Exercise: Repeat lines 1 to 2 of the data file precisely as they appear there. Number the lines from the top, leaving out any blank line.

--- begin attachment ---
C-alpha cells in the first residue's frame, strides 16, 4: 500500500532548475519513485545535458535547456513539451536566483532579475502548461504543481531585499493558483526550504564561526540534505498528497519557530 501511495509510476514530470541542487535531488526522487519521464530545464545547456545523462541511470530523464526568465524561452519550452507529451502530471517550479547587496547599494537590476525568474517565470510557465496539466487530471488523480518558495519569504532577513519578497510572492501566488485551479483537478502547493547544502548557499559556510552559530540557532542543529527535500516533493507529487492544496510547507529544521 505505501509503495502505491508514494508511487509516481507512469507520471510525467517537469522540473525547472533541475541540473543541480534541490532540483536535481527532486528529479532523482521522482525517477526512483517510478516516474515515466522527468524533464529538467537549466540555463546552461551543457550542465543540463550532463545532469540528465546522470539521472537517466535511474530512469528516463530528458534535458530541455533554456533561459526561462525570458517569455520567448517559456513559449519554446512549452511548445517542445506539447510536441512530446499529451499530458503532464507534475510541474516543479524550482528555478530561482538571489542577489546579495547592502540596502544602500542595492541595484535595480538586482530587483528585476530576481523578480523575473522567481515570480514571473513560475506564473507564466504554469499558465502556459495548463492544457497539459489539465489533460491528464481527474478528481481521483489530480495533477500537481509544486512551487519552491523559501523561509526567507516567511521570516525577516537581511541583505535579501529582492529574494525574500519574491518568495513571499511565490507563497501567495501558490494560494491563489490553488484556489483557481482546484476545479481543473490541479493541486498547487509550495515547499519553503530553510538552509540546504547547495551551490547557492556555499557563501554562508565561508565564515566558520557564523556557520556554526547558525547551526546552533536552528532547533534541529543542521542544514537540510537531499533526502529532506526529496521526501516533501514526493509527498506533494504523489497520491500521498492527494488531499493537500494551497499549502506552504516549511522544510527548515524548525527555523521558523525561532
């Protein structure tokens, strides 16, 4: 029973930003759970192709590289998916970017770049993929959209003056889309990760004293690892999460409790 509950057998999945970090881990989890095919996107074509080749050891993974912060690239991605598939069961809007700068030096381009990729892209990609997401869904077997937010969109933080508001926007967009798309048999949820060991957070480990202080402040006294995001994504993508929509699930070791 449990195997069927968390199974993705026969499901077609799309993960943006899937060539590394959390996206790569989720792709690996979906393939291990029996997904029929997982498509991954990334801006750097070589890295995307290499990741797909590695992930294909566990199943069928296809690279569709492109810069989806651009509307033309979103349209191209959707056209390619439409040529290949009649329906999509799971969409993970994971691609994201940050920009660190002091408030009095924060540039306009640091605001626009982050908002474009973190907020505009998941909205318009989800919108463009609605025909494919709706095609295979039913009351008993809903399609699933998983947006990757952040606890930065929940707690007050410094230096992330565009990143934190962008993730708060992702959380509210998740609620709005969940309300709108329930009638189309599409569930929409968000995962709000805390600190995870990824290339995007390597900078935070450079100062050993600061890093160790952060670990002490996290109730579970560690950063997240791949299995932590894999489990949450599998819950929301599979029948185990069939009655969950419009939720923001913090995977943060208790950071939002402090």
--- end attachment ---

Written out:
C-alpha cells in the first residue's frame, strides 16, 4: 500500500532548475519513485545535458535547456513539451536566483532579475502548461504543481531585499493558483526550504564561526540534505498528497519557530 501511495509510476514530470541542487535531488526522487519521464530545464545547456545523462541511470530523464526568465524561452519550452507529451502530471517550479547587496547599494537590476525568474517565470510557465496539466487530471488523480518558495519569504532577513519578497510572492501566488485551479483537478502547493547544502548557499559556510552559530540557532542543529527535500516533493507529487492544496510547507529544521 505505501509503495502505491508514494508511487509516481507512469507520471510525467517537469522540473525547472533541475541540473543541480534541490532540483536535481527532486528529479532523482521522482525517477526512483517510478516516474515515466522527468524533464529538467537549466540555463546552461551543457550542465543540463550532463545532469540528465546522470539521472537517466535511474530512469528516463530528458534535458530541455533554456533561459526561462525570458517569455520567448517559456513559449519554446512549452511548445517542445506539447510536441512530446499529451499530458503532464507534475510541474516543479524550482528555478530561482538571489542577489546579495547592502540596502544602500542595492541595484535595480538586482530587483528585476530576481523578480523575473522567481515570480514571473513560475506564473507564466504554469499558465502556459495548463492544457497539459489539465489533460491528464481527474478528481481521483489530480495533477500537481509544486512551487519552491523559501523561509526567507516567511521570516525577516537581511541583505535579501529582492529574494525574500519574491518568495513571499511565490507563497501567495501558490494560494491563489490553488484556489483557481482546484476545479481543473490541479493541486498547487509550495515547499519553503530553510538552509540546504547547495551551490547557492556555499557563501554562508565561508565564515566558520557564523556557520556554526547558525547551526546552533536552528532547533534541529543542521542544514537540510537531499533526502529532506526529496521526501516533501514526493509527498506533494504523489497520491500521498492527494488531499493537500494551497499549502506552504516549511522544510527548515524548525527555523521558523525561532
């Protein structure tokens, strides 16, 4: 029973930003759970192709590289998916970017770049993929959209003056889309990760004293690892999460409790 509950057998999945970090881990989890095919996107074509080749050891993974912060690239991605598939069961809007700068030096381009990729892209990609997401869904077997937010969109933080508001926007967009798309048999949820060991957070480990202080402040006294995001994504993508929509699930070791 449990195997069927968390199974993705026969499901077609799309993960943006899937060539590394959390996206790569989720792709690996979906393939291990029996997904029929997982498509991954990334801006750097070589890295995307290499990741797909590695992930294909566990199943069928296809690279569709492109810069989806651009509307033309979103349209191209959707056209390619439409040529290949009649329906999509799971969409993970994971691609994201940050920009660190002091408030009095924060540039306009640091605001626009982050908002474009973190907020505009998941909205318009989800919108463009609605025909494919709706095609295979039913009351008993809903399609699933998983947006990757952040606890930065929940707690007050410094230096992330565009990143934190962008993730708060992702959380509210998740609620709005969940309300709108329930009638189309599409569930929409968000995962709000805390600190995870990824290339995007390597900078935070450079100062050993600061890093160790952060670990002490996290109730579970560690950063997240791949299995932590894999489990949450599998819950929301599979029948185990069939009655969950419009939720923001913090995977943060208790950071939002402090």